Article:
• Kathy Dopp, who lives on Little Kate Road and has lived in Park City for 34 years. Dopp says traffic, what she sees as “insufficient” work force housing and conserving water are important issues. She is worried about the impact of roads that are expanded.
“Widened roads and increased traffic is endangering people and wildlife, and, by killing wildlife, the health of our forests and climate,” Dopp says in the application.
• Sarah Hall, who lives on Aspen Springs Drive and has lived in Park City for approximately two years. She says in the application balancing the city’s economy against the character of the community is important. Hall also says transportation and parking are critical.
“We need properly functioning transportation and parking to ensure that our community will not only be productive, but that all people will enjoy their experience in town,” Hall says.
• Josh Hobson, who lives on Park Avenue and has lived in Park City for seven years. Hobson is a former City Council candidate and notes in his application he has “never been a developer or contractor.” He says in the application important issues include affordability, traffic and the idea of a sustainable community.
“Developers usually wish to maximize the return on their investment, which in our case, provides us with a glut of 3500-5000 sqft estate homes. While this is beneficial to our tax base, it does not address the attainable housing shortage in Park City,” Hobson says.
• Steve Hooker, who lives on Oak Rim Lane and has lived in Park City for 20 years. Hooker has a background as a leader along Main Street. He says in the application the related topics of lot sizes, buildings and hillsides are important as Park City attempts to “blend the old with the new and make it as seamless as possible.”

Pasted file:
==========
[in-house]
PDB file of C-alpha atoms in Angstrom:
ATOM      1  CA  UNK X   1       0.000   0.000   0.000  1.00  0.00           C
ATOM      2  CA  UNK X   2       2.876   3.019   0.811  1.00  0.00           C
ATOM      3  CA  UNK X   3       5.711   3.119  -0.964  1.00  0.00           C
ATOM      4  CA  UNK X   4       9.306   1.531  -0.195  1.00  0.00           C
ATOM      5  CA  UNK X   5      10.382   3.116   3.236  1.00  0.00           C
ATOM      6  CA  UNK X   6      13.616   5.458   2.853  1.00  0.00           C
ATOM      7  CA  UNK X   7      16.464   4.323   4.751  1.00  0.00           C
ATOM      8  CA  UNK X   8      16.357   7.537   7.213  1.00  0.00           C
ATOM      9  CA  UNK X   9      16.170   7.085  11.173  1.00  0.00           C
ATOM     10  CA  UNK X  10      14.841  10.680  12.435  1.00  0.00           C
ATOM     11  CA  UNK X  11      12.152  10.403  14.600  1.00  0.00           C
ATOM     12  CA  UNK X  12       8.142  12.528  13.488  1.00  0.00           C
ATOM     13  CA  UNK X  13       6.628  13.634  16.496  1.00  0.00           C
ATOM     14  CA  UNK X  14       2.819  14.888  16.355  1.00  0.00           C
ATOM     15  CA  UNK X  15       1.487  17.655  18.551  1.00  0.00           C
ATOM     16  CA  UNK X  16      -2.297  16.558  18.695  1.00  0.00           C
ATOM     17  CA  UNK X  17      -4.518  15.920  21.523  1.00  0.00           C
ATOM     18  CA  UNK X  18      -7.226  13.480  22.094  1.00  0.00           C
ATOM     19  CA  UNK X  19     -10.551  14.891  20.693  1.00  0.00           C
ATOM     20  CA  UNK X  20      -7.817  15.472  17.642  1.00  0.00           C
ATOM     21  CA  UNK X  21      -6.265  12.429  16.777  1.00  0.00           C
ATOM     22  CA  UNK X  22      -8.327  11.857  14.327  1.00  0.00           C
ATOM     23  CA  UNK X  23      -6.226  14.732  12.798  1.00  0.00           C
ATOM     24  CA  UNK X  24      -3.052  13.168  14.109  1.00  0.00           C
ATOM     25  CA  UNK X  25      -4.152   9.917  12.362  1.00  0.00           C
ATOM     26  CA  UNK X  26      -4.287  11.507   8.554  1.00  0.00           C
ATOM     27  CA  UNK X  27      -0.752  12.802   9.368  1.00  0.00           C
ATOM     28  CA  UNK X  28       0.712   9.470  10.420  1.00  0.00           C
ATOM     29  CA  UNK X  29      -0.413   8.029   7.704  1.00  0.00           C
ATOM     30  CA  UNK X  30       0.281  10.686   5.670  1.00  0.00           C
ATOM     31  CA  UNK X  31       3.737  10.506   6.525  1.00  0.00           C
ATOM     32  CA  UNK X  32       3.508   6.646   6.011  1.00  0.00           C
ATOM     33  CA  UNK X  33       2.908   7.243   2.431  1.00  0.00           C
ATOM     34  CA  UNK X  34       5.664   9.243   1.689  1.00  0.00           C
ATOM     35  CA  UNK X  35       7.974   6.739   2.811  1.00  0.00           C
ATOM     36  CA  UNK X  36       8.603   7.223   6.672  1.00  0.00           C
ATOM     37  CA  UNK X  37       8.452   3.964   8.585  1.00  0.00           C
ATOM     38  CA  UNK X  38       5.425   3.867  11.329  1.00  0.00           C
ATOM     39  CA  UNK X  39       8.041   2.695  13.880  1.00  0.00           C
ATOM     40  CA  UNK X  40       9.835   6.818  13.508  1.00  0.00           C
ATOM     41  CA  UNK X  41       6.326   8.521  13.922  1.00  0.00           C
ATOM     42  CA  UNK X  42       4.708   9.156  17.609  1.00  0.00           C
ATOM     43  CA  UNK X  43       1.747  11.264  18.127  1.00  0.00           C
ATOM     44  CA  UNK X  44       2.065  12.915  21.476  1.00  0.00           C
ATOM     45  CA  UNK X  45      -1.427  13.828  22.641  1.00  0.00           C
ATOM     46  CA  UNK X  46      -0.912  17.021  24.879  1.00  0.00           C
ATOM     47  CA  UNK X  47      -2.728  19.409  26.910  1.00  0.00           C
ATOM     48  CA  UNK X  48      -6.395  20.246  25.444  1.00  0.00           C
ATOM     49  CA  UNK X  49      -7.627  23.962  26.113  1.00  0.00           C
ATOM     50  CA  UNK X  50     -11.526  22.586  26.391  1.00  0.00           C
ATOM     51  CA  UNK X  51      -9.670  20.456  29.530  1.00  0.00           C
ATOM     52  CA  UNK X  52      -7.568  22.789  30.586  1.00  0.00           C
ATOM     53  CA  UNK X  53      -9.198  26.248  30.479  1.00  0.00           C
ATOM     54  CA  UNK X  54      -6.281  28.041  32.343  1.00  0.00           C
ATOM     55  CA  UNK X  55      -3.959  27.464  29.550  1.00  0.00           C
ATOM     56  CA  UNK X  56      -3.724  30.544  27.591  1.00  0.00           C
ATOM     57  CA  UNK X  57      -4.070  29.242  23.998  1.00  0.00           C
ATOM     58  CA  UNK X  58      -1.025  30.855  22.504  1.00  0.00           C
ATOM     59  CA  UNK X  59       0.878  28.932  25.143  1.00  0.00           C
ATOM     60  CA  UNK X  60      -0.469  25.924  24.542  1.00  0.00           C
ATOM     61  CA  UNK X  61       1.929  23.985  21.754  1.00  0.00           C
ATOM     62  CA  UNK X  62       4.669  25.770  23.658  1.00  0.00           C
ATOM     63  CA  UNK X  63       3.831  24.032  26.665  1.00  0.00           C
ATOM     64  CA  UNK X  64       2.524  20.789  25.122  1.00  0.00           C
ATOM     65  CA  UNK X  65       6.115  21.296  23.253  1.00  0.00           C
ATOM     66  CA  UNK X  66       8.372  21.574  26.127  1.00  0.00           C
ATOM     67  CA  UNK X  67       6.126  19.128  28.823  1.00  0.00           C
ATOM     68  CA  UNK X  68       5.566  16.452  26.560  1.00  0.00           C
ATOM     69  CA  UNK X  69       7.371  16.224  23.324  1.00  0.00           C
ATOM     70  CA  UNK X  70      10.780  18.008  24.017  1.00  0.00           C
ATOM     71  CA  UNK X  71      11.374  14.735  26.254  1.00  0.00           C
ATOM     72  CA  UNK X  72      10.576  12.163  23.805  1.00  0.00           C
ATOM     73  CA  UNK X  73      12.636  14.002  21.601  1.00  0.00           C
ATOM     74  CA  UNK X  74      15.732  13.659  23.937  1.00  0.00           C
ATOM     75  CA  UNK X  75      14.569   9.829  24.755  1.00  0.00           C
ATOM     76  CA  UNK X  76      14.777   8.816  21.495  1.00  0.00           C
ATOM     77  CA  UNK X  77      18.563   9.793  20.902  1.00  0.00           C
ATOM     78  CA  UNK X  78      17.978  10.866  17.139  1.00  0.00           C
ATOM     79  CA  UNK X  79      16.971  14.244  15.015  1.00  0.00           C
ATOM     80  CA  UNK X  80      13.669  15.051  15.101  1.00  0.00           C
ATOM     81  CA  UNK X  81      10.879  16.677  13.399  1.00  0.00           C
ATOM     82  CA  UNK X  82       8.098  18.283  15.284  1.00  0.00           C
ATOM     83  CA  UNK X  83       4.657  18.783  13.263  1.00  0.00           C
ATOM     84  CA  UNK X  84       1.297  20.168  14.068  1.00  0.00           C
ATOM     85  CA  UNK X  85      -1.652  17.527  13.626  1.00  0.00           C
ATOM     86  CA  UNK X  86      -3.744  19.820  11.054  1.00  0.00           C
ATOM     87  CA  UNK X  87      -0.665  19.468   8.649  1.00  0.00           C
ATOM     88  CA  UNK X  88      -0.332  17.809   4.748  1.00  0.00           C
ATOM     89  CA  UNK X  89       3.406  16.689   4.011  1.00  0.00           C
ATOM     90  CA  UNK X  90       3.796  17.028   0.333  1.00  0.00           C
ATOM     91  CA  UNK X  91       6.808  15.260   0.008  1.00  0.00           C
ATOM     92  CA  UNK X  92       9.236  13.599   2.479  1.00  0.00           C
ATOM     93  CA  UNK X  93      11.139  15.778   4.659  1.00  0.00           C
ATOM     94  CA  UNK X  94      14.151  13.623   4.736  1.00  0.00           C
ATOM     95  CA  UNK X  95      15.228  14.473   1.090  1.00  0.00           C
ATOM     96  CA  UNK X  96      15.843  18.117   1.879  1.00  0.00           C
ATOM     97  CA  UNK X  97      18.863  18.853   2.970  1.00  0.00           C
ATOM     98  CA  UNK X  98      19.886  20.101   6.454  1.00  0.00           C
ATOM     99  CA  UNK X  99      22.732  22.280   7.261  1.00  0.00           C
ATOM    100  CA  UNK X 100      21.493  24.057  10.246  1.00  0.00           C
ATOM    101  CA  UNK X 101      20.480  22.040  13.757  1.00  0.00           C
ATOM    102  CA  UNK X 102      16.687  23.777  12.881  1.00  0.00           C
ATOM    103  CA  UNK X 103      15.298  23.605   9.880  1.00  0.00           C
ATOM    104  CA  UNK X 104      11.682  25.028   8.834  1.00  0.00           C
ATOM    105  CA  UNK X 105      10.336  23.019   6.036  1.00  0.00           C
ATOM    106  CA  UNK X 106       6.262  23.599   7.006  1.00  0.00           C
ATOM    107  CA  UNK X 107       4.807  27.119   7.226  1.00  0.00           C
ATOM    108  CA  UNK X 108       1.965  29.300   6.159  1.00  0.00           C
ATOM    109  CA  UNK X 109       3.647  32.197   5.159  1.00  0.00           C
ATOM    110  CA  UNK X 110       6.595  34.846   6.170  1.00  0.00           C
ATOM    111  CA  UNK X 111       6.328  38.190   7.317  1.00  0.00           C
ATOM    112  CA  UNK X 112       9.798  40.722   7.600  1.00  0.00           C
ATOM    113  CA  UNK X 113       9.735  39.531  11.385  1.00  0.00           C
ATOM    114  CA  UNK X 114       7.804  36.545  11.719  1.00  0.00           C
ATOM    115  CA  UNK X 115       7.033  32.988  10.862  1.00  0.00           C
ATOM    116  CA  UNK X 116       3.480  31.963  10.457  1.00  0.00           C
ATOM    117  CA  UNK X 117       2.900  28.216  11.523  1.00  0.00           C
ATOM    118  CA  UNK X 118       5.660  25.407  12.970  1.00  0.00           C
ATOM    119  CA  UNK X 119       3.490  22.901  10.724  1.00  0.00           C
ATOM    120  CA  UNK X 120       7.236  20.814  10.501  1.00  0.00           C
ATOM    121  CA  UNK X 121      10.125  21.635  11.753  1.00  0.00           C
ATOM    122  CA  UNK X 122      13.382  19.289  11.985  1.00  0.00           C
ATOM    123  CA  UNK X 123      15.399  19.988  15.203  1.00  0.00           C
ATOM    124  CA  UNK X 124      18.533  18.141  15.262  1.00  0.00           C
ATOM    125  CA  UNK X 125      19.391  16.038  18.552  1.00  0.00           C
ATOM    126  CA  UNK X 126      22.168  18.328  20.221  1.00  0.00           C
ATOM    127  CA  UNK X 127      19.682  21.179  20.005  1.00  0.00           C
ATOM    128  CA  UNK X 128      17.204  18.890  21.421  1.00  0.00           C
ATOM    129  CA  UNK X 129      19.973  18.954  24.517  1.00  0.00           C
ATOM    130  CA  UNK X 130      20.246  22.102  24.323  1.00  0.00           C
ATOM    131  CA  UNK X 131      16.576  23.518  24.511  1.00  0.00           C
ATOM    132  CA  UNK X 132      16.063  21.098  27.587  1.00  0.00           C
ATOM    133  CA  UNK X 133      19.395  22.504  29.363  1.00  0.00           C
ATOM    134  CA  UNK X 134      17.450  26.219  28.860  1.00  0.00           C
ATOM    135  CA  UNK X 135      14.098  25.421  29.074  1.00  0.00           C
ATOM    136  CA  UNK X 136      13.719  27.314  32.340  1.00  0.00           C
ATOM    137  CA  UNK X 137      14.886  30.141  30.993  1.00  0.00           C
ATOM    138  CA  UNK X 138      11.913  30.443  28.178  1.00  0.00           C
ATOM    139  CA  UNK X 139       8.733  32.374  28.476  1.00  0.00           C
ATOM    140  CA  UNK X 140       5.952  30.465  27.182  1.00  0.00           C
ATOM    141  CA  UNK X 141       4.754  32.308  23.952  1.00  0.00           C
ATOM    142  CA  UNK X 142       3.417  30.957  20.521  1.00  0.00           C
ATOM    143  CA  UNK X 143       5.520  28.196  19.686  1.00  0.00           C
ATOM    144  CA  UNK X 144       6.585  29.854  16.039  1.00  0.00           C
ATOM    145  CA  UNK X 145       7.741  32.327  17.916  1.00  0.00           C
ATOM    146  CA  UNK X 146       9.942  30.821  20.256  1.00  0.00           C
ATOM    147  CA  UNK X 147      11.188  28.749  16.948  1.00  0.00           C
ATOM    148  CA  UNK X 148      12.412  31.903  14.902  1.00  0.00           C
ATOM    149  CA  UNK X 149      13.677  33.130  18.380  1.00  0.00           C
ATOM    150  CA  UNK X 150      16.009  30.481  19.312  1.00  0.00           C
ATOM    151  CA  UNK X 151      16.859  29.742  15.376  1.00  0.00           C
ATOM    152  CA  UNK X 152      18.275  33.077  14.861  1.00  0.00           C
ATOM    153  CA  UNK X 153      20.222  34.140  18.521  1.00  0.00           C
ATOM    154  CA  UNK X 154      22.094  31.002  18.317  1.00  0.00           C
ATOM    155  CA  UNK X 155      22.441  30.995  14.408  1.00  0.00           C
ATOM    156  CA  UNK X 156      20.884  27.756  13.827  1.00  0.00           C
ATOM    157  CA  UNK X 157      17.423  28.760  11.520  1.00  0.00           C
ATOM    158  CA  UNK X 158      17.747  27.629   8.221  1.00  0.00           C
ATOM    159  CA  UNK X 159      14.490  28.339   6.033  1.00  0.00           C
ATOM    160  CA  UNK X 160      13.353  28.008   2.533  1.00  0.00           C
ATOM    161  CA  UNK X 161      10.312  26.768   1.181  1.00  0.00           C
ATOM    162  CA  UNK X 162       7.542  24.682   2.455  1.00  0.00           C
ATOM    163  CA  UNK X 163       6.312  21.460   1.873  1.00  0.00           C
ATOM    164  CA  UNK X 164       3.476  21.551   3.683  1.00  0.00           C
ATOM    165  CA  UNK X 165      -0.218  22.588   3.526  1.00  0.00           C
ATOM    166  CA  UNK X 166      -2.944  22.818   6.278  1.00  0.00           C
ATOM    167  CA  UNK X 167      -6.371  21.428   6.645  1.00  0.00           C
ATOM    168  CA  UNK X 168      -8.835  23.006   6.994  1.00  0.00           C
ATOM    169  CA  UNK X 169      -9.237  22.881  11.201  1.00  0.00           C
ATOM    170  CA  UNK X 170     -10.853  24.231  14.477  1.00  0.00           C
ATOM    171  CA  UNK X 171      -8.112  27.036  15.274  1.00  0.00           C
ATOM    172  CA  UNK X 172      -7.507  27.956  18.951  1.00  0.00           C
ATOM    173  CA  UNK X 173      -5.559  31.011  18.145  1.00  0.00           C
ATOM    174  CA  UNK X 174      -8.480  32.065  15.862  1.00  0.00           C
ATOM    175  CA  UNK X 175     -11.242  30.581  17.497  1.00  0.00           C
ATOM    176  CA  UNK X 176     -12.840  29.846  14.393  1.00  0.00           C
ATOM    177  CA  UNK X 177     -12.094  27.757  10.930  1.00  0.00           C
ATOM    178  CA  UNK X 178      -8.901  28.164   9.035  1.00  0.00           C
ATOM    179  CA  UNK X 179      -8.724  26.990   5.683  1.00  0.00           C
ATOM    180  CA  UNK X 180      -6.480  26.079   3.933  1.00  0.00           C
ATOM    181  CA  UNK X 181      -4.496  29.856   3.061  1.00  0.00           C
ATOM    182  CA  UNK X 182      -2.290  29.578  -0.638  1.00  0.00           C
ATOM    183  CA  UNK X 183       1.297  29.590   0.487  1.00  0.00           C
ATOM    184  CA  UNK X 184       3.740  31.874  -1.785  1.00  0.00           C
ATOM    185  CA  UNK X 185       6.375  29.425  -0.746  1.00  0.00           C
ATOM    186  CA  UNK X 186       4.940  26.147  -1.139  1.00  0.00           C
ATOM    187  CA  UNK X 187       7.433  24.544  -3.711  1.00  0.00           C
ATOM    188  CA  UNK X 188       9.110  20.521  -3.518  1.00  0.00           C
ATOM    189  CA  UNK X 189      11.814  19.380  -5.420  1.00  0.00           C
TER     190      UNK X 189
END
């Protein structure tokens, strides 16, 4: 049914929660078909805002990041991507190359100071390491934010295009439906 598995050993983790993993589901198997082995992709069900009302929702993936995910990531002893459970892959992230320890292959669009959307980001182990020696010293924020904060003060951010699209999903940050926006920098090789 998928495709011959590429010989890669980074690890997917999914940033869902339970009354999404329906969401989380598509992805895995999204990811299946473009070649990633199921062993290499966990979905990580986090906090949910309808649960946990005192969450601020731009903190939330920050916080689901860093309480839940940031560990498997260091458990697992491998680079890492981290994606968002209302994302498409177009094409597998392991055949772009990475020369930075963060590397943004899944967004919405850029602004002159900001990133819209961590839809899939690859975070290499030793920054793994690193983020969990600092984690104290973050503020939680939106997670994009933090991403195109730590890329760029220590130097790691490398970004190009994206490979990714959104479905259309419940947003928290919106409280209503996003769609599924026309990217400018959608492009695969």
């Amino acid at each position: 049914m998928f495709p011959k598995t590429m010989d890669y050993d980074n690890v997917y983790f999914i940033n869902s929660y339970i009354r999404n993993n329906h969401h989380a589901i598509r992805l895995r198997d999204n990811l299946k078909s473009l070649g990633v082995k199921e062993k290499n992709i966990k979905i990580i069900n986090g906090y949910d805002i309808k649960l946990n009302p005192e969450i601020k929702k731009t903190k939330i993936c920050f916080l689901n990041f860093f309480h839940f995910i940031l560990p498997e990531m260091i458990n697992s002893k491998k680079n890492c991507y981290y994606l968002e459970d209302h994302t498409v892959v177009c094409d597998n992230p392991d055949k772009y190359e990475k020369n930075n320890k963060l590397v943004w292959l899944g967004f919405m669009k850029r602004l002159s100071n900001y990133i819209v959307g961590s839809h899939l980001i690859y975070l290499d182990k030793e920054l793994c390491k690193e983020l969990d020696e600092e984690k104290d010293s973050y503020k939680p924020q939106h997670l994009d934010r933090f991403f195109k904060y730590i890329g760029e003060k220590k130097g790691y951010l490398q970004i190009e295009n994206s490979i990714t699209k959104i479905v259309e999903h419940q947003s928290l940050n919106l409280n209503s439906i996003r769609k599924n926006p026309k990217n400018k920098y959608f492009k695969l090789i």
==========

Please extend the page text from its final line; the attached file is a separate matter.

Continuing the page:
Hooker also says work force housing and the linked issues of transportation and parking are important.
“Thousands come in everyday to work and thousands leave everyday to go home. Thousands of guest get stuck in this mass exodus making the City government look bad,” Hooker says.
• Thomas Horton, who lives on Prospector Avenue and has lived in Park City for three years. Horton says in the application issues of importance include the Treasure development proposal should it move forward if a taxpayer-funded buyout fails, a planned arts and culture district and a future Winter Olympics. A second Olympics would transform Park City as the event in 2002 did, he says.
“This is a huge planning opportunity for Park City, and will give the city unusual political leverage to shape its destiny that must be used to advantage,” the application says.
• John Kenworthy, who lives on Main Street and has lived in Park City for 12 years. He says in the application housing, historic preservation and the linked topics of transportation and parking are important.
“Without housing priced at all economic levels this vibrancy will be diminished. I see the city has taken this head on but perhaps there is more we can do with developer incentives or allowing for more private-public relationships,” the application says, describing that senior housing is an area of concern.